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Half a world away, another populist demagogue has also exploited the crisis. Philippine President Rodrigo Duterte, notorious for apparent human rights violations during his drug war, has gotten Parliament to grant him emergency powers to fight the pandemic. These measures give him greater control over some public and private sector institutions, discretion in allocating funds, and the ability to ensure that local governments comply with directives from Manilla. Even though the emergency powers expire after three months, human rights advocates worry that Duterte will abuse them.

Indian Prime Minister Narender Modi has also been using the pandemic to enhance his position. Since the Hindu nationalist came to power in 2014, journalists, intellectuals, and dissidents critical of his anti-Muslim policies have been harassed, jailed, and even killed. Pro-government media and members of Modi's party have attempted to blame COVID-19 on Muslims.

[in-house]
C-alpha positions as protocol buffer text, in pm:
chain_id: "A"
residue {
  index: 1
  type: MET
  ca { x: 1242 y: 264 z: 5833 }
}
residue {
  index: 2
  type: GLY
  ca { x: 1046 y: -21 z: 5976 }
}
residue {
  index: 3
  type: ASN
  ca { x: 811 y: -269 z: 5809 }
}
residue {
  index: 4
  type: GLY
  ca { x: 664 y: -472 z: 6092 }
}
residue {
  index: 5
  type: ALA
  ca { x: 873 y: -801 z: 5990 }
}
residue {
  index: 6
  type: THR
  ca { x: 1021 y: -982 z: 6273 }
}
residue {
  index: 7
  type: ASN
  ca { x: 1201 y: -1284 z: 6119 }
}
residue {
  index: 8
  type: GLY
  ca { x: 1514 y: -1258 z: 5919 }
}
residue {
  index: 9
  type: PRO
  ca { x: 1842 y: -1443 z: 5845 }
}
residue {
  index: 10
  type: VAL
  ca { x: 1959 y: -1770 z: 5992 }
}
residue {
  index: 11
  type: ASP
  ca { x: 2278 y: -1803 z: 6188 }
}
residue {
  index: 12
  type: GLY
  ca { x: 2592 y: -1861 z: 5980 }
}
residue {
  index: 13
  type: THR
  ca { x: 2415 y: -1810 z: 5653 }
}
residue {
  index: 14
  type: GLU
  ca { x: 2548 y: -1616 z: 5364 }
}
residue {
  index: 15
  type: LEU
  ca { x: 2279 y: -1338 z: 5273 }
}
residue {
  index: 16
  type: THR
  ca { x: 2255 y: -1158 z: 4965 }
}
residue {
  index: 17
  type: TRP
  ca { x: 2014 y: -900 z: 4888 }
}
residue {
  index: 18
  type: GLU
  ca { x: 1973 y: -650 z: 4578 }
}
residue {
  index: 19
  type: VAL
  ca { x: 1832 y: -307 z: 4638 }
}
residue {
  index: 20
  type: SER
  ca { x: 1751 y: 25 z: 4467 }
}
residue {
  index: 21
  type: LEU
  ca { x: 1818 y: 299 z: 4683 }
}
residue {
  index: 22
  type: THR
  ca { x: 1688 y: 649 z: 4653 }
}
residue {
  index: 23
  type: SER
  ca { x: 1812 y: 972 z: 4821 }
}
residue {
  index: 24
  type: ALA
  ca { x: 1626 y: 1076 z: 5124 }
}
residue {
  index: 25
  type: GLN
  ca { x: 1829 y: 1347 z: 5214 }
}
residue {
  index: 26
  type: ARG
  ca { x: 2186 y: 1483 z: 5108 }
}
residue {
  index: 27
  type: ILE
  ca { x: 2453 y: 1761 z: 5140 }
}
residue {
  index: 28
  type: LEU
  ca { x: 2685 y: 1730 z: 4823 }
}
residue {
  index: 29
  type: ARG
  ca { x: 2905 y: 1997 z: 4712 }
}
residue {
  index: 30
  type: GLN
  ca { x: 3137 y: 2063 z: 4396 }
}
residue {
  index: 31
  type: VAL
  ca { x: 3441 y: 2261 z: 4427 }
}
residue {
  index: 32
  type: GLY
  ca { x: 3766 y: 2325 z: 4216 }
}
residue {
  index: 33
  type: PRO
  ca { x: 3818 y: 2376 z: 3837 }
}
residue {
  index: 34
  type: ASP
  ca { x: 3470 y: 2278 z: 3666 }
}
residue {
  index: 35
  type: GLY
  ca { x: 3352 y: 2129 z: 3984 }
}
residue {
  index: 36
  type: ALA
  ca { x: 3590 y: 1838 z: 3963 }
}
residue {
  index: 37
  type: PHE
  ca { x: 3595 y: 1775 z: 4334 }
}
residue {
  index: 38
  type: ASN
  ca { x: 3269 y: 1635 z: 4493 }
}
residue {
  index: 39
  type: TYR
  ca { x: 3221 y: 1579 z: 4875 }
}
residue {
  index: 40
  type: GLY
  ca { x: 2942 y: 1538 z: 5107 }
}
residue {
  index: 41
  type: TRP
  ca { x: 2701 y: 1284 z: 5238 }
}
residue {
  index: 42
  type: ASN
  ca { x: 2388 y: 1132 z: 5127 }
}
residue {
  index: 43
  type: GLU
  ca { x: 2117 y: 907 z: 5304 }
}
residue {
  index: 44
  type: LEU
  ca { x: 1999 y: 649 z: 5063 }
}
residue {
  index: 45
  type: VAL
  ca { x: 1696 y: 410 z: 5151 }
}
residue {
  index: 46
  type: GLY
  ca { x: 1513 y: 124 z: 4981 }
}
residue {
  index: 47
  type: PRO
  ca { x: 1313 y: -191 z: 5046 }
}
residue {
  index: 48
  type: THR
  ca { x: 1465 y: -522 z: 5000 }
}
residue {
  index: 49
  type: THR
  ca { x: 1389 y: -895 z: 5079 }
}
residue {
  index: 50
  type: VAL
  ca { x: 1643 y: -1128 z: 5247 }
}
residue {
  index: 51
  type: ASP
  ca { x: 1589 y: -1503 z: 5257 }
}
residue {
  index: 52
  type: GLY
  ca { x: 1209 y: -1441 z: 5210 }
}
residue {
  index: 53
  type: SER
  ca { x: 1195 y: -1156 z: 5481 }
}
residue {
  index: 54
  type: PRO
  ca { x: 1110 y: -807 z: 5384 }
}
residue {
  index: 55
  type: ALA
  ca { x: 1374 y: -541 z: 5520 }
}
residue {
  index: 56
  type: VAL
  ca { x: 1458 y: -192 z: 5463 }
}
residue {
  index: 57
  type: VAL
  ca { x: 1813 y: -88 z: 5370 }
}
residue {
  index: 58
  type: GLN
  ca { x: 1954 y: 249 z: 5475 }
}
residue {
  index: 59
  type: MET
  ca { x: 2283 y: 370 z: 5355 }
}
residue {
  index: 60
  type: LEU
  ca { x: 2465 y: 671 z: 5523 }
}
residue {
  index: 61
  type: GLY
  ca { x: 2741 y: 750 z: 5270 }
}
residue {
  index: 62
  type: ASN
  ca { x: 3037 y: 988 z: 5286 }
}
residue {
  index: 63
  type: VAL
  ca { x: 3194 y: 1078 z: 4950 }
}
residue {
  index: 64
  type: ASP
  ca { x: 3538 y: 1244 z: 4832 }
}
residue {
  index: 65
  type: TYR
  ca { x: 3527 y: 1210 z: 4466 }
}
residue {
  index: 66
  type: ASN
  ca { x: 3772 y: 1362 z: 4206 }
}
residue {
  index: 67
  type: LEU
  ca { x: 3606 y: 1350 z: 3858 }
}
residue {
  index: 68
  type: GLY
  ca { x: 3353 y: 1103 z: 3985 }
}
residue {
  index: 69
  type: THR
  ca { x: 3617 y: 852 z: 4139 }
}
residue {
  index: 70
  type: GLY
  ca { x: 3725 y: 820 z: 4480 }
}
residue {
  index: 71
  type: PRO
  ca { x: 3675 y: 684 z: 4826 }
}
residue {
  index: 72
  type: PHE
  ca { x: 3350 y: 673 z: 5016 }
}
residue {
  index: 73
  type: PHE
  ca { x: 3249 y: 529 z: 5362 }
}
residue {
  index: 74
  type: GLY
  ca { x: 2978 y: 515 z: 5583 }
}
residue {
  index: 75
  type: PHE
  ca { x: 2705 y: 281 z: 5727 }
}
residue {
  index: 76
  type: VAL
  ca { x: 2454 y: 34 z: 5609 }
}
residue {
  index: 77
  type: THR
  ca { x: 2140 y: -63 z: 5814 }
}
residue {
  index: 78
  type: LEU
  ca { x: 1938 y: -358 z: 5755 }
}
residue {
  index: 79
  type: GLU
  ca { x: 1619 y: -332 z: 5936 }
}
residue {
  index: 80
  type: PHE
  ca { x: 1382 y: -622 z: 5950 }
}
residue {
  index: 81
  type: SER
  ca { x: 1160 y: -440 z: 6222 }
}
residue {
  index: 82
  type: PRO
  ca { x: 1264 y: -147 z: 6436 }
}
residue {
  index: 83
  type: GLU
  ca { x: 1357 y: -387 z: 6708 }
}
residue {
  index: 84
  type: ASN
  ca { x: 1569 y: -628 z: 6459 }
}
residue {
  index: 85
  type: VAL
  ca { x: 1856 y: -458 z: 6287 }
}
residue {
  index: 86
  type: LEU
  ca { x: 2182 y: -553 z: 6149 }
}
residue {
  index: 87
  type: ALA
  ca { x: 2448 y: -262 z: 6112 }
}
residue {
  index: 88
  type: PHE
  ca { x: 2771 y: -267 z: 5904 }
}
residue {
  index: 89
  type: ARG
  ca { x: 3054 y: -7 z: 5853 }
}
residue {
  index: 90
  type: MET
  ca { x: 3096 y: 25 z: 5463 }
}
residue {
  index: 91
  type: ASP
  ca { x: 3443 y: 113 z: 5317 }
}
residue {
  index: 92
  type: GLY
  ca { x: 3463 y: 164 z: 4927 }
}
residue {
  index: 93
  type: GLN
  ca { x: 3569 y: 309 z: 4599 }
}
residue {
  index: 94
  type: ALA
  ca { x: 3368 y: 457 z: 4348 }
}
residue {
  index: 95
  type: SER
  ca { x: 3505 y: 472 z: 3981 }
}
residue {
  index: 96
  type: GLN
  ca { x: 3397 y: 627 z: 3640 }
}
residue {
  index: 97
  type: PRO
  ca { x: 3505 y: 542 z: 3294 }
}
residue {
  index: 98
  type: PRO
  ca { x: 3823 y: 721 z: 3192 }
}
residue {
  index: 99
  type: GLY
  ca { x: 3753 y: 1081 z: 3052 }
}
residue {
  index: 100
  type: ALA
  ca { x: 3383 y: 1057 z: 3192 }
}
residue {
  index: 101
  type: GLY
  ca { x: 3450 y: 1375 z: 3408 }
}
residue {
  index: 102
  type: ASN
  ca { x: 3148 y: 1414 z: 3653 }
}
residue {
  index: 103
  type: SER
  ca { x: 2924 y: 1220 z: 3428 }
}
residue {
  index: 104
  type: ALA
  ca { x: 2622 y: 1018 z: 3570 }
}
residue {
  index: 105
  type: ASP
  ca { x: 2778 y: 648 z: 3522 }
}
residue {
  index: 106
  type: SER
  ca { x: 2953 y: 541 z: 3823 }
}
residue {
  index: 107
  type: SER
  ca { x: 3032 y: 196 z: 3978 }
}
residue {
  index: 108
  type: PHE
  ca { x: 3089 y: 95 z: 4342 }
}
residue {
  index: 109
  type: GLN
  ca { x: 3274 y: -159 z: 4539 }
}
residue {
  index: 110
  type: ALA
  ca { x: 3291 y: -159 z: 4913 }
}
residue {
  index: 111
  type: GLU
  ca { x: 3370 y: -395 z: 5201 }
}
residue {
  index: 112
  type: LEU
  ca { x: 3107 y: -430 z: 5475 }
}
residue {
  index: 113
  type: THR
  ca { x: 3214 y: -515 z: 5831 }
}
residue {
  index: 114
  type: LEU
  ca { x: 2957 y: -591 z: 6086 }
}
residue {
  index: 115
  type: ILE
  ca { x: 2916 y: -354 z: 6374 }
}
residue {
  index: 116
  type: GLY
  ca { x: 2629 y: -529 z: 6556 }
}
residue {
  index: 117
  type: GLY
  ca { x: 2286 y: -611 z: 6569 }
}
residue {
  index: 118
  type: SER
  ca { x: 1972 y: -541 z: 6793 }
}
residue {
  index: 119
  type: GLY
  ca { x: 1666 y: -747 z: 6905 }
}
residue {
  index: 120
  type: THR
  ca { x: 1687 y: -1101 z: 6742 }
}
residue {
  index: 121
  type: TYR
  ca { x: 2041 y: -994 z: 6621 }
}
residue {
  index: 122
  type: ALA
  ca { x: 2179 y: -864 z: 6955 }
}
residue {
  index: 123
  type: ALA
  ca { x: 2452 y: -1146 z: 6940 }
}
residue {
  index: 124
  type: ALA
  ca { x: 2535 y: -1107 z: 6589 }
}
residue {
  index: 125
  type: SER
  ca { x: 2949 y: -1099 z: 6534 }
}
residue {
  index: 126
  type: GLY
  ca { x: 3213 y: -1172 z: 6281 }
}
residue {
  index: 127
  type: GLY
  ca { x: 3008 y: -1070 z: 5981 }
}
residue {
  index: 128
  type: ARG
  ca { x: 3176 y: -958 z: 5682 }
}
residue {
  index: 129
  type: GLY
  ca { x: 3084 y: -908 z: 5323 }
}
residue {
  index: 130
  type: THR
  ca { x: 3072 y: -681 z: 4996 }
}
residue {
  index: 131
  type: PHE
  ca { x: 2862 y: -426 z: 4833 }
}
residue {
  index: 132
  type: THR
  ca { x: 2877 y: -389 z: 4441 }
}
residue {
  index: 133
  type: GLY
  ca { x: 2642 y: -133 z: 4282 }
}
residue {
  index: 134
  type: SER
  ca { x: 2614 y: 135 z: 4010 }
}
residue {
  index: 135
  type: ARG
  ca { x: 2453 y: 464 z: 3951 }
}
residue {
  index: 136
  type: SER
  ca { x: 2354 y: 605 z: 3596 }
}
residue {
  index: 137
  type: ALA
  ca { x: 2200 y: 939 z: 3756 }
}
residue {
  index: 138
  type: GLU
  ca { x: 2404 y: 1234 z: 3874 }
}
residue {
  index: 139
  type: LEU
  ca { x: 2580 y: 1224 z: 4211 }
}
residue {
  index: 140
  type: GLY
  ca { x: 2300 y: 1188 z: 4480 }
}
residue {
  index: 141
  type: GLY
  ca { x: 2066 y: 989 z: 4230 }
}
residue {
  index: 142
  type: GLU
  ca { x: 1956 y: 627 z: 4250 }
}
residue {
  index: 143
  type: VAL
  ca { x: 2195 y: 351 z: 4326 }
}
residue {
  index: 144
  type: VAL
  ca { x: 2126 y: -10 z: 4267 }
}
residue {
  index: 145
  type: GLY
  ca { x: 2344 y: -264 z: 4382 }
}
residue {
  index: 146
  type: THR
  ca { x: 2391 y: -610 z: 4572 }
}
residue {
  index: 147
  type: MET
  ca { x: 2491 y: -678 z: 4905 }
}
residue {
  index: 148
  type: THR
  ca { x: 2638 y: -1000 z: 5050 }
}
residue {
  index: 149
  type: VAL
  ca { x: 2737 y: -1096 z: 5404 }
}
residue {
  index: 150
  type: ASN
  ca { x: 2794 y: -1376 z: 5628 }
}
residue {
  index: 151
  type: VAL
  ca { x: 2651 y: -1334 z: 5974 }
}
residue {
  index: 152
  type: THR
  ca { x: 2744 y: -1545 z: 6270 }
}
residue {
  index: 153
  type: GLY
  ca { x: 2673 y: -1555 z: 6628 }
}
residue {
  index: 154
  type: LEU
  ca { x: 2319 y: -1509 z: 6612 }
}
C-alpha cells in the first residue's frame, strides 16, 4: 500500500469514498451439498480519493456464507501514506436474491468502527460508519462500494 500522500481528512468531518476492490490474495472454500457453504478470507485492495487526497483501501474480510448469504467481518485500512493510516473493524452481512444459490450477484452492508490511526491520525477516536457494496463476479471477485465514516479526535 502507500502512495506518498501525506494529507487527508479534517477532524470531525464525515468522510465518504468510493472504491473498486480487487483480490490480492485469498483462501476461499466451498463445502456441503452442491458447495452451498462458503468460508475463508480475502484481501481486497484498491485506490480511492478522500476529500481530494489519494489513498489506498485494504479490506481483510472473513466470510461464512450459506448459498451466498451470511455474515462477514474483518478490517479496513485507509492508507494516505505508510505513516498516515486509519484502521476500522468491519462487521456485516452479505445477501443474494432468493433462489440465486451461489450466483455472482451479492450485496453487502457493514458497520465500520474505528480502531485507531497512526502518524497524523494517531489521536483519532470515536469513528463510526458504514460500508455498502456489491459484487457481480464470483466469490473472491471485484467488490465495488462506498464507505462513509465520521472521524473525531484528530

China's one-party state boasts that its draconian measures brought the pandemic under control amid growing suspicion that the government under-reported the number of cases and deaths. Beijing is now increasing the use of surveillance technology to monitor its citizens. Phone apps track people's movements, and color-coding restricts access to certain areas and venues for those who might have been exposed to COVID-19. These measures may seem reasonable in a crisis, but if they remain in place permanently, they could further erode the countries' already limited civil liberties.